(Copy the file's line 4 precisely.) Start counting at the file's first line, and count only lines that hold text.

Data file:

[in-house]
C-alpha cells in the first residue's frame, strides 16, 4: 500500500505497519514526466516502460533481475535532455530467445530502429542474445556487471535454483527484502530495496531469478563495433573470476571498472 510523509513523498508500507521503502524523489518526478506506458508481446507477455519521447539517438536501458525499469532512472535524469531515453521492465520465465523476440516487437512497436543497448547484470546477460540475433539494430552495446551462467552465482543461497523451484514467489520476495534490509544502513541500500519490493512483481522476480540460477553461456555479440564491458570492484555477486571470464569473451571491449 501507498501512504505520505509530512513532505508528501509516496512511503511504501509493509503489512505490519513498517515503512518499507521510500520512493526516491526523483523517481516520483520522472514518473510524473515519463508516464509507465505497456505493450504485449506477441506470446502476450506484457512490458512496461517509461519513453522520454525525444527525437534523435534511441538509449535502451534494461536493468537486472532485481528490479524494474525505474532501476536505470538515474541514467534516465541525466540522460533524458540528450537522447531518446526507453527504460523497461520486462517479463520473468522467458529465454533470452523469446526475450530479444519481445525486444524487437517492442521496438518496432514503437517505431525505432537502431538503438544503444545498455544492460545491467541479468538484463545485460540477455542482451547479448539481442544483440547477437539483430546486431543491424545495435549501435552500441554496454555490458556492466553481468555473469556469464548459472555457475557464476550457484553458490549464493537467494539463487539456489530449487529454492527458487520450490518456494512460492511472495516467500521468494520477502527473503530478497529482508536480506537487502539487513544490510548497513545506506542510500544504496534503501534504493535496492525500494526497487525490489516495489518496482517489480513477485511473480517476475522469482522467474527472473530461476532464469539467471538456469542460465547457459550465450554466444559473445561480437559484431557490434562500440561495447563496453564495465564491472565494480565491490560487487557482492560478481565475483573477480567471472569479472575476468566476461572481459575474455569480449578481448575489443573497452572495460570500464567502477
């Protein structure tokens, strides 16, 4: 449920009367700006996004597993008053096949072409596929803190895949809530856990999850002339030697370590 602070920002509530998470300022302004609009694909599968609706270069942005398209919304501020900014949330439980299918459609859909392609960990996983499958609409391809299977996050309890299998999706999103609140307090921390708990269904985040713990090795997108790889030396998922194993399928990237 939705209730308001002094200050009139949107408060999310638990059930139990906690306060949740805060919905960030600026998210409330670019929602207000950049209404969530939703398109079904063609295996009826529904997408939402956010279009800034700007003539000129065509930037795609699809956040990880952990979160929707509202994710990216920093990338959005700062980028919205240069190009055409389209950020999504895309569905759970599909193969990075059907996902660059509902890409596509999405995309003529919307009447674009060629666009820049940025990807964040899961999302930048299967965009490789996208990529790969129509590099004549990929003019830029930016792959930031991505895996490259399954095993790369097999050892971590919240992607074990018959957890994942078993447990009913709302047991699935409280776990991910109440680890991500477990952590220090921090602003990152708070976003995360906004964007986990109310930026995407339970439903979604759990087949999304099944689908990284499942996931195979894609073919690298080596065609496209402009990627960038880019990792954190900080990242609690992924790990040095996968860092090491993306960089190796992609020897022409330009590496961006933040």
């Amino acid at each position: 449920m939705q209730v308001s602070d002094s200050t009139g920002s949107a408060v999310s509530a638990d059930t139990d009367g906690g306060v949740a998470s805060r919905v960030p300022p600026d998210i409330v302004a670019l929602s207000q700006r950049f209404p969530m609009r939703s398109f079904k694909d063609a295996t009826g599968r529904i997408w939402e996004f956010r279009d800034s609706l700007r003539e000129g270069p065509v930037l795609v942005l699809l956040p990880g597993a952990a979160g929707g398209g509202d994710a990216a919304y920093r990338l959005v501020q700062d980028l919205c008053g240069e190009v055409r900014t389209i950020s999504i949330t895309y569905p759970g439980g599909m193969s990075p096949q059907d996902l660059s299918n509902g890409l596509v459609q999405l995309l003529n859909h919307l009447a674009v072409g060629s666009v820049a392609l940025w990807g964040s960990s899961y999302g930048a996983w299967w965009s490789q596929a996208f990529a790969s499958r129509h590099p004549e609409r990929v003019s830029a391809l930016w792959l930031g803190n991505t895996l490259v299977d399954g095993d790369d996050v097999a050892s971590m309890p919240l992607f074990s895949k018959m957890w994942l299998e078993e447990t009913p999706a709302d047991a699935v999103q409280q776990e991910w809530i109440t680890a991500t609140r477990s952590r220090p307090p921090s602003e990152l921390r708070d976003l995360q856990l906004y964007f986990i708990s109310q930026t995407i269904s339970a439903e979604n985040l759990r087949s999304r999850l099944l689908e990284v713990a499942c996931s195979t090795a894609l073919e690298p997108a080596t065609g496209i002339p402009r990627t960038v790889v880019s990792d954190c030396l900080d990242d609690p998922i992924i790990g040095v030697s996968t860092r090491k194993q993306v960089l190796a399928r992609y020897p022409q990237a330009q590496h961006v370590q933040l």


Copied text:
């Amino acid at each position: 449920m939705q209730v308001s602070d002094s200050t009139g920002s949107a408060v999310s509530a638990d059930t139990d009367g906690g306060v949740a998470s805060r919905v960030p300022p600026d998210i409330v302004a670019l929602s207000q700006r950049f209404p969530m609009r939703s398109f079904k694909d063609a295996t009826g599968r529904i997408w939402e996004f956010r279009d800034s609706l700007r003539e000129g270069p065509v930037l795609v942005l699809l956040p990880g597993a952990a979160g929707g398209g509202d994710a990216a919304y920093r990338l959005v501020q700062d980028l919205c008053g240069e190009v055409r900014t389209i950020s999504i949330t895309y569905p759970g439980g599909m193969s990075p096949q059907d996902l660059s299918n509902g890409l596509v459609q999405l995309l003529n859909h919307l009447a674009v072409g060629s666009v820049a392609l940025w990807g964040s960990s899961y999302g930048a996983w299967w965009s490789q596929a996208f990529a790969s499958r129509h590099p004549e609409r990929v003019s830029a391809l930016w792959l930031g803190n991505t895996l490259v299977d399954g095993d790369d996050v097999a050892s971590m309890p919240l992607f074990s895949k018959m957890w994942l299998e078993e447990t009913p999706a709302d047991a699935v999103q409280q776990e991910w809530i109440t680890a991500t609140r477990s952590r220090p307090p921090s602003e990152l921390r708070d976003l995360q856990l906004y964007f986990i708990s109310q930026t995407i269904s339970a439903e979604n985040l759990r087949s999304r999850l099944l689908e990284v713990a499942c996931s195979t090795a894609l073919e690298p997108a080596t065609g496209i002339p402009r990627t960038v790889v880019s990792d954190c030396l900080d990242d609690p998922i992924i790990g040095v030697s996968t860092r090491k194993q993306v960089l190796a399928r992609y020897p022409q990237a330009q590496h961006v370590q933040l």